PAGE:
On Their Own
Here's the situation: The band's co-founding singer and main
songwriter - often brilliant but frequently unsteady - is asked to exit
the group because of his increasing inability to not incapacitate himself
with alcohol. He slinks of into the dark, cursing and muttering. The band
fills his position on a US tour with with a famous punk-rock star. Then,
then punk-rock star goes back to his own life and the band is left with...
|| Publication: The Boston Globe |
Date Printed: Friday, April 5, 1996
By: Jim Sullivan, Globe Staff
A new life?
Not to get all starry-eyes, but it's worked something like that for the
Pogues, the London-based Celtic-punk band that Shane MacGowan once led, that
ex-Clash singer and longtime Pogues pal Joe Strummer helmed in the interim
and that co-founder and tin whistle player Spider Stacey now fronts. The
band comes to Avalon next Friday.
Make no mistake, Stacey does no claim MacGowan's songwriting gifts. But
he has ably stepped in as the primary singer and frontman. The songwriting,
which began to expand in the late '80s as MacGowan contributed less, is
now spread among the seven band members. The Pogues of today, who just released
their second post-MacGowan album, "Pogue Mahone," may not have
quite the bark and bite, but they've risen to the challenge and have penned
a lilting, lovely, melonchonic album. With MacGowan having staged an astounding
comeback on his own last year, perhaps, it's a case of twin peaks.
"Well, I think so," says Stacey, on the pay phone from the Union
Tavern, a London pub. "He made a brilliant album. I mean when all is
said and done, if you want a songwriter, you couldn't find a better one
If this seems unbecomingly gracious - keep in mind, MacGowan has run roughshod
over the Pogues and virtually everything else in interviews - it also sounds
sincere. Stacey says there's no competition between the two entities, the
Pogues and MacGowan and his band.
"I know people would like that to be the case," says Stacey, of
a heated rivalry. "But we're adults. I mean, maybe if we were 17 years
old, or 7 years old, or something we might act like that. But there is no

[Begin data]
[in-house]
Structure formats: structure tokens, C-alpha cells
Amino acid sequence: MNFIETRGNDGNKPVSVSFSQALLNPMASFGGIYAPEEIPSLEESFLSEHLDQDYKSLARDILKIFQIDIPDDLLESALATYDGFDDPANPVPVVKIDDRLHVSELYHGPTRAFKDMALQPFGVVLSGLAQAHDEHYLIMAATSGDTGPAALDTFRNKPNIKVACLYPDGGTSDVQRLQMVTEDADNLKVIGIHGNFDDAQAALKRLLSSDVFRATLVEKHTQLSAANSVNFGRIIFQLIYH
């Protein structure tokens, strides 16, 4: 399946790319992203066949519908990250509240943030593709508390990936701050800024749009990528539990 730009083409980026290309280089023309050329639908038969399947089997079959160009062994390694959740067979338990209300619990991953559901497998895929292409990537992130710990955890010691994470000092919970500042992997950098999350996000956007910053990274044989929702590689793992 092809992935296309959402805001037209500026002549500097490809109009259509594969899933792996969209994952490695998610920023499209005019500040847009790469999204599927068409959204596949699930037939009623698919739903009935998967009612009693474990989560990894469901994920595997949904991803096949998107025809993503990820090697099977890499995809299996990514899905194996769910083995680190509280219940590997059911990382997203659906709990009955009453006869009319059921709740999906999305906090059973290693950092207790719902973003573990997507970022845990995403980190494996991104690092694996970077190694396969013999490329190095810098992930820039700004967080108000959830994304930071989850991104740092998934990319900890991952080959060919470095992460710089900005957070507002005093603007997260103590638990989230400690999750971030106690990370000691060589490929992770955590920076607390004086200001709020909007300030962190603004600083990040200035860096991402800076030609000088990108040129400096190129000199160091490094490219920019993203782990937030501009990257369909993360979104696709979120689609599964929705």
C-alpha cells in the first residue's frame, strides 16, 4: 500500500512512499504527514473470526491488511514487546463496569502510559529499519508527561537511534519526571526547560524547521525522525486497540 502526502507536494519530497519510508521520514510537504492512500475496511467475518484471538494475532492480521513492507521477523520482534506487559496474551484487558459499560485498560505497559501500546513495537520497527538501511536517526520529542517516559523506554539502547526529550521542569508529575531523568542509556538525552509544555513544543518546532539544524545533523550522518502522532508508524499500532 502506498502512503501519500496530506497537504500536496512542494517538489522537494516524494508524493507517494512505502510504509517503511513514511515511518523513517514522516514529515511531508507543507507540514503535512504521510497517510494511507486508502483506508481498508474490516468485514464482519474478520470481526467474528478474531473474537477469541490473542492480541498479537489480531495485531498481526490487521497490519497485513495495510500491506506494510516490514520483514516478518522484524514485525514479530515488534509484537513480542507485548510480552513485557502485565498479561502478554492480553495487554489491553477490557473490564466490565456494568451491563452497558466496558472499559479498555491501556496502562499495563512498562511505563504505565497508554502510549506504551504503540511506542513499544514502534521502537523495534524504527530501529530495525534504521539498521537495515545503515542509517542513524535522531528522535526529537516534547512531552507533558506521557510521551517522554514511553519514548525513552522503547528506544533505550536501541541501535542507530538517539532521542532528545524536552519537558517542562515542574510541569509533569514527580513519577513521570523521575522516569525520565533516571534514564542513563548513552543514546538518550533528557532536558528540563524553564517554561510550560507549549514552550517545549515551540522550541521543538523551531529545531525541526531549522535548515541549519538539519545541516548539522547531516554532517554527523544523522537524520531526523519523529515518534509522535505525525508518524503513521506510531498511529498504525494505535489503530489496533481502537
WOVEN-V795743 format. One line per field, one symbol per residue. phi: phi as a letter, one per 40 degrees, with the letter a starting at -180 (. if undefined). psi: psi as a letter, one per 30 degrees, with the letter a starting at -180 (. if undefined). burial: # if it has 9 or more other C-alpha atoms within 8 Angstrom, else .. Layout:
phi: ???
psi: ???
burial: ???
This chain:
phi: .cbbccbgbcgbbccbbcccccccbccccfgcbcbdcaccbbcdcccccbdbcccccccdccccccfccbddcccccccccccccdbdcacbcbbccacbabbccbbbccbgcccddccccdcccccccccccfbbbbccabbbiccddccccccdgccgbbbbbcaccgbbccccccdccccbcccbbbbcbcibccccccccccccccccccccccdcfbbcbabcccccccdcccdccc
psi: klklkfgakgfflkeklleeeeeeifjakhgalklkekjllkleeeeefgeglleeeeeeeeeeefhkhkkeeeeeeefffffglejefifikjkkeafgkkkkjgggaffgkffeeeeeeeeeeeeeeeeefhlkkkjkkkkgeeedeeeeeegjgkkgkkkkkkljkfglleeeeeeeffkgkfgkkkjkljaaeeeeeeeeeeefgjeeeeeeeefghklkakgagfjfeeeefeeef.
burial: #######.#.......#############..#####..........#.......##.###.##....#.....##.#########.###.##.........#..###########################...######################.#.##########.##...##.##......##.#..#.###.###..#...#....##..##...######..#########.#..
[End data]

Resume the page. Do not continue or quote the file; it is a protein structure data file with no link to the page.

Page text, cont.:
need for it because we've proved we can stand on our own two feet and don't
need to compete with him. All I want to see is for him to do as well for
himself as possible. I think we actually complement each other. I mean,
I'd like to do a tour with him, in fact. Let the two of us go out with two
bands, headlining on alternate nights. That would wipe the smirks
off people's faces!"
What about the way MacGowan tends to deal with the Pogues in a very dismissive
or derisive manor? This, MacGowan did last year in a slurry chat with us.
"Tell me about it," says Stacey, with a laugh. "I've known
the man for years, and if he chooses to be a bitch he can be a real bitch.
It's just that you caught him in a bad humor. He's like that. He has mood
swings." As to MacGowan's claim that he left the Pogues voluntarily
because of the band's swing toward wold music and away from the Celtic base,
Stacey says "the truth of the matter is that Shane was pushed rather
than jumped, but he appreciated the reasons for why we did what we had to
do. ... You can't completely trust him, because he says one thing one day
and completely changes his story the next. I'm not calling him a liar. He
says what he believes to be the truth at that particular moment."
Actually, the Pogues have lost not just MacGowan, but three others over
the past few years. Mandolinist Terry Woods and accordianist James Fernley
left in 1994, replaced by David Coulter (on mandolin, violin and, says Stacey,
"anything he can lay his hands on:) and James McNally (on accordion,
low whistle and piano). Guitarist Philip Chevron was the latest to go, both
because of ill health - the touring was becoming too grueling for his fragile
constitution - and his desire to get back to more traditional Irish music.
(He is currently living in Los Angeles, writing songs, and well.) Jamie
Clarke has stepped in on guitar. All the players left of their own accord,
on amicable terms. And the Pogues soldier on. Co-founders Jem Finer (banjo,
hurdy-gurdy, guitar) and Andrew Ranken (drums) with longtime bassist Darryl
Hunt round out the crew.
Stacey has the role that's changed the most. With MacGowan in the band,
Stacey played something of a sidekick or foil. He's has to learn the front-singer
role while he's been on the job. "It's just really a question of becoming
more confident in the role with the passage of time," he says. On their
first post-MacGowan records, "Waiting for Herb," "I sat there
most of the time we were making it, rigid with nerves. I was stepping into
not only Shane MacGowan's shoes but Joe Strummer's as well. But I've become
accustomed to it, more confident." Songs, Stacey says, are chosen without
thought to who the composer was, simply, "making the best of the available
material." They also cover Bob
Dylan's "When the Ship Comes
In" on "Pogue Mahone."
Without MacGowan the Pogues are free, perhaps, to be a less cynical outlet.
MacGowan was a rocking Brendan Behan with a microphone, writing songs from
the gutter looking up. It's hard to imagine MacGowan getting through Hunt's
winsome "Love You 'Till
the End" without a caustic cackle. On "Pogue Mahone"
- the band's original moniker - there is less roughness, more romance, still
an edge. "It's more cohesive," offers Stacey. "I think there's
a lot more yet to come out of this whole situation. At least, I hope so.
Fingers crossed, you know?"
Copyright 1996, The Boston
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